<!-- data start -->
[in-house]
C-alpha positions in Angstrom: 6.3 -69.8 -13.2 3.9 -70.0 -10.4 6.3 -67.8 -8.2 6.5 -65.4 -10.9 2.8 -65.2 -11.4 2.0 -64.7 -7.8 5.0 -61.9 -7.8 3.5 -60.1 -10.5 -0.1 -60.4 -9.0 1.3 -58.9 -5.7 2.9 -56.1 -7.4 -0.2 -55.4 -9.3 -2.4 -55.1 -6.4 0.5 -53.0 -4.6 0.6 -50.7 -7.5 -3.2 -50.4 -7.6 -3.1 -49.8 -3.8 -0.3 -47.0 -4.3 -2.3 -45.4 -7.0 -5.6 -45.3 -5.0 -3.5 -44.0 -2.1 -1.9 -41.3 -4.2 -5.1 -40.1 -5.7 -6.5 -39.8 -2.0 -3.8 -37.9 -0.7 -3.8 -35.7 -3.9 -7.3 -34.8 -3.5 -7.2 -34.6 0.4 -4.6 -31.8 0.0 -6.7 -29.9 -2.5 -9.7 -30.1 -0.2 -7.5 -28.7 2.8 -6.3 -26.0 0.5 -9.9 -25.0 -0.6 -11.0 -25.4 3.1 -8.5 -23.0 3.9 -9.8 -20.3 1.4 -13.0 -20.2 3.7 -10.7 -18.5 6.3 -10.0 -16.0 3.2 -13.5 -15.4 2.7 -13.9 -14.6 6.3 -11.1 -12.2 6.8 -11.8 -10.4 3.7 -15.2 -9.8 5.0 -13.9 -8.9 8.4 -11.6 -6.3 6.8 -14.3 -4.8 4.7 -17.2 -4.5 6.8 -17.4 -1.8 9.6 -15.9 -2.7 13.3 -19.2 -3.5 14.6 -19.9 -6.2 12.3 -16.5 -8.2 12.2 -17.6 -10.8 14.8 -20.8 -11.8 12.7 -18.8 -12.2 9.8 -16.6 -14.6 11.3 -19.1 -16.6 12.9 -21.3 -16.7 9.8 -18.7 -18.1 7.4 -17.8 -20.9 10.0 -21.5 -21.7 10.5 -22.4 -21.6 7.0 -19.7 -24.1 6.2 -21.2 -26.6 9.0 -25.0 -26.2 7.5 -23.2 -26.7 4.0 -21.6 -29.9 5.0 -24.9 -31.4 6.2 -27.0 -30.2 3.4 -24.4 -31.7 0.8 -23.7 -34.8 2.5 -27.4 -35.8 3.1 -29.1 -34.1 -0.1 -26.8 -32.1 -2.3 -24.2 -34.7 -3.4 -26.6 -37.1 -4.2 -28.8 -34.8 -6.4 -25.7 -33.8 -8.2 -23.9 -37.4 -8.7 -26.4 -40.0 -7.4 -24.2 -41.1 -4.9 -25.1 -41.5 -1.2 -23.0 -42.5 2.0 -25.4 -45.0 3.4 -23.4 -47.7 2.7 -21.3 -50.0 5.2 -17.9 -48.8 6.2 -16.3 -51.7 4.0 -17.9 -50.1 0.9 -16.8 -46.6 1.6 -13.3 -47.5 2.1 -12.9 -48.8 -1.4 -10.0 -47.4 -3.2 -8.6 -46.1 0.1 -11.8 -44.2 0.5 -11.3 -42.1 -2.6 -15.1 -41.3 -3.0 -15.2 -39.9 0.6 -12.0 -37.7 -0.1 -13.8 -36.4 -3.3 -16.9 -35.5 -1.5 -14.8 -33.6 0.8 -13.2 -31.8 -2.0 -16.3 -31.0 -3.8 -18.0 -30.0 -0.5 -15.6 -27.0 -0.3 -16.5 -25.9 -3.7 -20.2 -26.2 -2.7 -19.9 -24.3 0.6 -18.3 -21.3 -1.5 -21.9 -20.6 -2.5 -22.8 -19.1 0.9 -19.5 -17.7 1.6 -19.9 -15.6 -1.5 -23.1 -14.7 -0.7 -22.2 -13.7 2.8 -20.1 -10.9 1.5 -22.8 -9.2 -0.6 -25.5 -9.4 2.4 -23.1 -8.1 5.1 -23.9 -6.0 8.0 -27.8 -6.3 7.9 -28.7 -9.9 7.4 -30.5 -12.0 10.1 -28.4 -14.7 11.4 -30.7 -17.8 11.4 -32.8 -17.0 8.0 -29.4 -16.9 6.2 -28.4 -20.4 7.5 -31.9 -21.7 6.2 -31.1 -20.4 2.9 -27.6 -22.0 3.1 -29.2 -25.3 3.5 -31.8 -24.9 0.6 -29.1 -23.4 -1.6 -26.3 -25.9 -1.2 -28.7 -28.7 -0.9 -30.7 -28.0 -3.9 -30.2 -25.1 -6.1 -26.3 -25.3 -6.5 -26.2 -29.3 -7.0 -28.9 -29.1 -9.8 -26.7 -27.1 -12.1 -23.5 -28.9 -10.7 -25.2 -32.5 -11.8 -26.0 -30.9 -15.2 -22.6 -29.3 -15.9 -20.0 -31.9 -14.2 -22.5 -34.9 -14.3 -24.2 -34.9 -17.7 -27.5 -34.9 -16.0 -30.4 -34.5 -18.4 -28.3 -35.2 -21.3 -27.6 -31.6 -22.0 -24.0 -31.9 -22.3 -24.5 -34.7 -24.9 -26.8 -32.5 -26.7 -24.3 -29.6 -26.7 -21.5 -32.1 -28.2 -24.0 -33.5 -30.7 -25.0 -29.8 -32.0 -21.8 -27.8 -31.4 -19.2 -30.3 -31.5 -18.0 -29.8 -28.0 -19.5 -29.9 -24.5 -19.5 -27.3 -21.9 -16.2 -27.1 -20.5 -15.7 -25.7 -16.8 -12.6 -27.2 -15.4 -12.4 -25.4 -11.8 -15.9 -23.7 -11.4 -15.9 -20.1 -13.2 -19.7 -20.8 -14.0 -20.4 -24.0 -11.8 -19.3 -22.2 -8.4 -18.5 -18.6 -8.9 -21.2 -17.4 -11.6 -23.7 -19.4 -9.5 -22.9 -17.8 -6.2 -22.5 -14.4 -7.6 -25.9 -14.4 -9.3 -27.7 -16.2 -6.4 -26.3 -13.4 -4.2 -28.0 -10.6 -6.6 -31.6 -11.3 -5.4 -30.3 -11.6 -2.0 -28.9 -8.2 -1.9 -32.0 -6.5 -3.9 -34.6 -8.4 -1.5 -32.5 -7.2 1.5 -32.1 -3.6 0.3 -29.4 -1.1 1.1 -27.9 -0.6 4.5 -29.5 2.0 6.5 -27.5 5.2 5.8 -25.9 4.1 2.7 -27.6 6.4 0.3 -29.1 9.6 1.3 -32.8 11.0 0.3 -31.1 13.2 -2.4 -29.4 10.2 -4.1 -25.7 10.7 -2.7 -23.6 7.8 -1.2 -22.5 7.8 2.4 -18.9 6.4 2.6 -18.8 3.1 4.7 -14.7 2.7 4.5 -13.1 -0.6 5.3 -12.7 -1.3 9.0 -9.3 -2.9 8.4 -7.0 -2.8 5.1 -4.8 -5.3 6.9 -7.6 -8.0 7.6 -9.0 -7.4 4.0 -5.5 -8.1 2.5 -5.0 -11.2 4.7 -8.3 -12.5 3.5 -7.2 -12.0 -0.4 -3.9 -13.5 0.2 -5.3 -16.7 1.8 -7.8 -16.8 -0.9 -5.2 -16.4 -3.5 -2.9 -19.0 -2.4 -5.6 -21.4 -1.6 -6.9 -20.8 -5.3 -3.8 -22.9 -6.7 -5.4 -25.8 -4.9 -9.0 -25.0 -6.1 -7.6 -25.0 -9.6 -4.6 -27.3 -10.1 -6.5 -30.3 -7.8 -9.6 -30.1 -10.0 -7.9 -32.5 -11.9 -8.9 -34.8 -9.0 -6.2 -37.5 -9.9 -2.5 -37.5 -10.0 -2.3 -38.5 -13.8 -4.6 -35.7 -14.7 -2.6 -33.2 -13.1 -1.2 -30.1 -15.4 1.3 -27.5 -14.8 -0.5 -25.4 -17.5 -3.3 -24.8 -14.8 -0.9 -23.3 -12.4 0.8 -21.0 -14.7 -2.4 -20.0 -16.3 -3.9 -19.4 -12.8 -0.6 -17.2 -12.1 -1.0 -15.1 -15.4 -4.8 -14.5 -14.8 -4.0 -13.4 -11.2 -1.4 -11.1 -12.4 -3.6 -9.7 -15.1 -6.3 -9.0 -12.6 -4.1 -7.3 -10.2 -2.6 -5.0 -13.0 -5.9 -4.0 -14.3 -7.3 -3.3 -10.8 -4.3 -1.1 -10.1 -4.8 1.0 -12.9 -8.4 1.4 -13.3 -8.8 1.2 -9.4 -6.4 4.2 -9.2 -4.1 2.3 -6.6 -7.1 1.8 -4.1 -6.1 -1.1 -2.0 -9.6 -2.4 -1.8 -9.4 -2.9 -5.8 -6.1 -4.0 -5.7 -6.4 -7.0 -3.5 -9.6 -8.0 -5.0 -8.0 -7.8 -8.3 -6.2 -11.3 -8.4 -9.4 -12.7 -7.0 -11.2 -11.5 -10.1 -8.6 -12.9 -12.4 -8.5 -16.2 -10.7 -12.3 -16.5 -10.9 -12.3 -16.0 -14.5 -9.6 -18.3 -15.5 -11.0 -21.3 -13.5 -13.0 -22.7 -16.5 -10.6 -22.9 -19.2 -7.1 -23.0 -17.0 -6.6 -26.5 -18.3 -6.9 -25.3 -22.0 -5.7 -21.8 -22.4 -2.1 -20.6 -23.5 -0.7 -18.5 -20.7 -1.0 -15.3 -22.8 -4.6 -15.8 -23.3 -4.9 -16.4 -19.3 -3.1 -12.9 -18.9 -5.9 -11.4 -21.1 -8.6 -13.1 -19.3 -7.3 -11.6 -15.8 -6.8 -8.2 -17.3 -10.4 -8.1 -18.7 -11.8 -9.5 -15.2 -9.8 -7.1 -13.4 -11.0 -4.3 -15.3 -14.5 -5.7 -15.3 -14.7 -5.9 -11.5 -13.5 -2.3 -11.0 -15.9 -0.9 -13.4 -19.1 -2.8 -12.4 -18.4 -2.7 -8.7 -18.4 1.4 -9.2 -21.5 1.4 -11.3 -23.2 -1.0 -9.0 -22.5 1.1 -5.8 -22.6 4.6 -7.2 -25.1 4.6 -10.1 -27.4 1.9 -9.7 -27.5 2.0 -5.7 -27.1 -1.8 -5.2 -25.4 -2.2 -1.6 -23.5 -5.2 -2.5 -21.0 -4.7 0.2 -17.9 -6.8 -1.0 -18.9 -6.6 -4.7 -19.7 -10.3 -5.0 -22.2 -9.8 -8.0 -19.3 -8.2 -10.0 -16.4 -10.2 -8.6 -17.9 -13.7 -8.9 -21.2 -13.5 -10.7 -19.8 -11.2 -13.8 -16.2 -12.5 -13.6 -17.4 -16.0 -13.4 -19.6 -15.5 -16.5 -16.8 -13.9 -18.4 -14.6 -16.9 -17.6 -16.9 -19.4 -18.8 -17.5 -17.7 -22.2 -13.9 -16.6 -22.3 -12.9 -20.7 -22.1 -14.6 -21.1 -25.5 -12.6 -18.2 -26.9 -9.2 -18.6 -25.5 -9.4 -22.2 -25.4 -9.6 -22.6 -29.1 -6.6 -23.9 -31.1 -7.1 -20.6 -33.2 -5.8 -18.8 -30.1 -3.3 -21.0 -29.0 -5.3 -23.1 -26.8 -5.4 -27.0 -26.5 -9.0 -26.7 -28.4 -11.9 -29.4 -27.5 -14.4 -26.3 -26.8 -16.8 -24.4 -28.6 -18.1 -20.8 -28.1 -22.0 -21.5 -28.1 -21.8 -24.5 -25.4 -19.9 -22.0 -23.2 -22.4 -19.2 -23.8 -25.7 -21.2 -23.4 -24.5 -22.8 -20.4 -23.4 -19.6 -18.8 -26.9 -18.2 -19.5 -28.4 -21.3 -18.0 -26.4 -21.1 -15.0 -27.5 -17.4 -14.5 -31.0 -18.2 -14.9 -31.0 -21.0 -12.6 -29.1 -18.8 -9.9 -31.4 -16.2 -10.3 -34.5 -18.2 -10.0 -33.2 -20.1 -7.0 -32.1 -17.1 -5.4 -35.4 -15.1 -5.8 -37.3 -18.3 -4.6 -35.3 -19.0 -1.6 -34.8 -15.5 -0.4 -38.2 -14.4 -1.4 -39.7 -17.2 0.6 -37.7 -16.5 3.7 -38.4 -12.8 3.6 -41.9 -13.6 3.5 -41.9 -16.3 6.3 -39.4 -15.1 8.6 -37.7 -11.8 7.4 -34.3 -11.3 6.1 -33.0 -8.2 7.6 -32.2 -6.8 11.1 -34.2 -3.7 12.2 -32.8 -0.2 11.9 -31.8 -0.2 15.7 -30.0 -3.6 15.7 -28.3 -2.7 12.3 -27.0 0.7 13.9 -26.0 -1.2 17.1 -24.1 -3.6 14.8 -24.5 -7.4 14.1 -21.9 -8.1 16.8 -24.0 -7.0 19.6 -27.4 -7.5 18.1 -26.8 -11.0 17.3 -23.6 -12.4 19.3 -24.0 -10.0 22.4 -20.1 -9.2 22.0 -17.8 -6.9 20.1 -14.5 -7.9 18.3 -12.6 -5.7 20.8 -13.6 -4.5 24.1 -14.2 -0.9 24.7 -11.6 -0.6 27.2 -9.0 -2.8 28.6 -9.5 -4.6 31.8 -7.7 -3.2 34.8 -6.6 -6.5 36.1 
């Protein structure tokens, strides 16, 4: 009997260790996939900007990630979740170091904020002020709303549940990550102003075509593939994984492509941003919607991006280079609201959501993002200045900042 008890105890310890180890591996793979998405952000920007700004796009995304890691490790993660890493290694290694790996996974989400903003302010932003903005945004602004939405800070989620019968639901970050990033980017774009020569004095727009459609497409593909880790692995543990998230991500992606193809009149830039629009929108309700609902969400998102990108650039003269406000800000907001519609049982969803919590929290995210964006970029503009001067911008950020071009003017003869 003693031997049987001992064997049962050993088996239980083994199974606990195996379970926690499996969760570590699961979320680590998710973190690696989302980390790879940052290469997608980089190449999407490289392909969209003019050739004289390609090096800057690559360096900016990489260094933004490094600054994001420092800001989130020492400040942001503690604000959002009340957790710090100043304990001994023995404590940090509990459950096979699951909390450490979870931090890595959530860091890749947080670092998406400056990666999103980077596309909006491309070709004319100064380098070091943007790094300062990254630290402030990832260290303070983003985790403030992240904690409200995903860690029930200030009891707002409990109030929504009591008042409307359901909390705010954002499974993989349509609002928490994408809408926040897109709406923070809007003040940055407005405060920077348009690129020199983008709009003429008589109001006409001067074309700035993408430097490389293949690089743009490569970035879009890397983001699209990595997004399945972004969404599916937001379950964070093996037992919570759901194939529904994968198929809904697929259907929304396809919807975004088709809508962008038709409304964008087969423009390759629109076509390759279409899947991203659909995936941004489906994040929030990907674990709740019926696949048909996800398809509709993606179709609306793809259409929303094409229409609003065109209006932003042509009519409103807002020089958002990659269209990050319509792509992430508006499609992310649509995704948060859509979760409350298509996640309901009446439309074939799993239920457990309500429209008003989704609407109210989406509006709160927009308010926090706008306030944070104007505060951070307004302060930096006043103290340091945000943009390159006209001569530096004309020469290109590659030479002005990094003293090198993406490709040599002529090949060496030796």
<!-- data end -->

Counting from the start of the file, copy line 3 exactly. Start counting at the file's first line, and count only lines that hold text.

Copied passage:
């Protein structure tokens, strides 16, 4: 009997260790996939900007990630979740170091904020002020709303549940990550102003075509593939994984492509941003919607991006280079609201959501993002200045900042 008890105890310890180890591996793979998405952000920007700004796009995304890691490790993660890493290694290694790996996974989400903003302010932003903005945004602004939405800070989620019968639901970050990033980017774009020569004095727009459609497409593909880790692995543990998230991500992606193809009149830039629009929108309700609902969400998102990108650039003269406000800000907001519609049982969803919590929290995210964006970029503009001067911008950020071009003017003869 003693031997049987001992064997049962050993088996239980083994199974606990195996379970926690499996969760570590699961979320680590998710973190690696989302980390790879940052290469997608980089190449999407490289392909969209003019050739004289390609090096800057690559360096900016990489260094933004490094600054994001420092800001989130020492400040942001503690604000959002009340957790710090100043304990001994023995404590940090509990459950096979699951909390450490979870931090890595959530860091890749947080670092998406400056990666999103980077596309909006491309070709004319100064380098070091943007790094300062990254630290402030990832260290303070983003985790403030992240904690409200995903860690029930200030009891707002409990109030929504009591008042409307359901909390705010954002499974993989349509609002928490994408809408926040897109709406923070809007003040940055407005405060920077348009690129020199983008709009003429008589109001006409001067074309700035993408430097490389293949690089743009490569970035879009890397983001699209990595997004399945972004969404599916937001379950964070093996037992919570759901194939529904994968198929809904697929259907929304396809919807975004088709809508962008038709409304964008087969423009390759629109076509390759279409899947991203659909995936941004489906994040929030990907674990709740019926696949048909996800398809509709993606179709609306793809259409929303094409229409609003065109209006932003042509009519409103807002020089958002990659269209990050319509792509992430508006499609992310649509995704948060859509979760409350298509996640309901009446439309074939799993239920457990309500429209008003989704609407109210989406509006709160927009308010926090706008306030944070104007505060951070307004302060930096006043103290340091945000943009390159006209001569530096004309020469290109590659030479002005990094003293090198993406490709040599002529090949060496030796």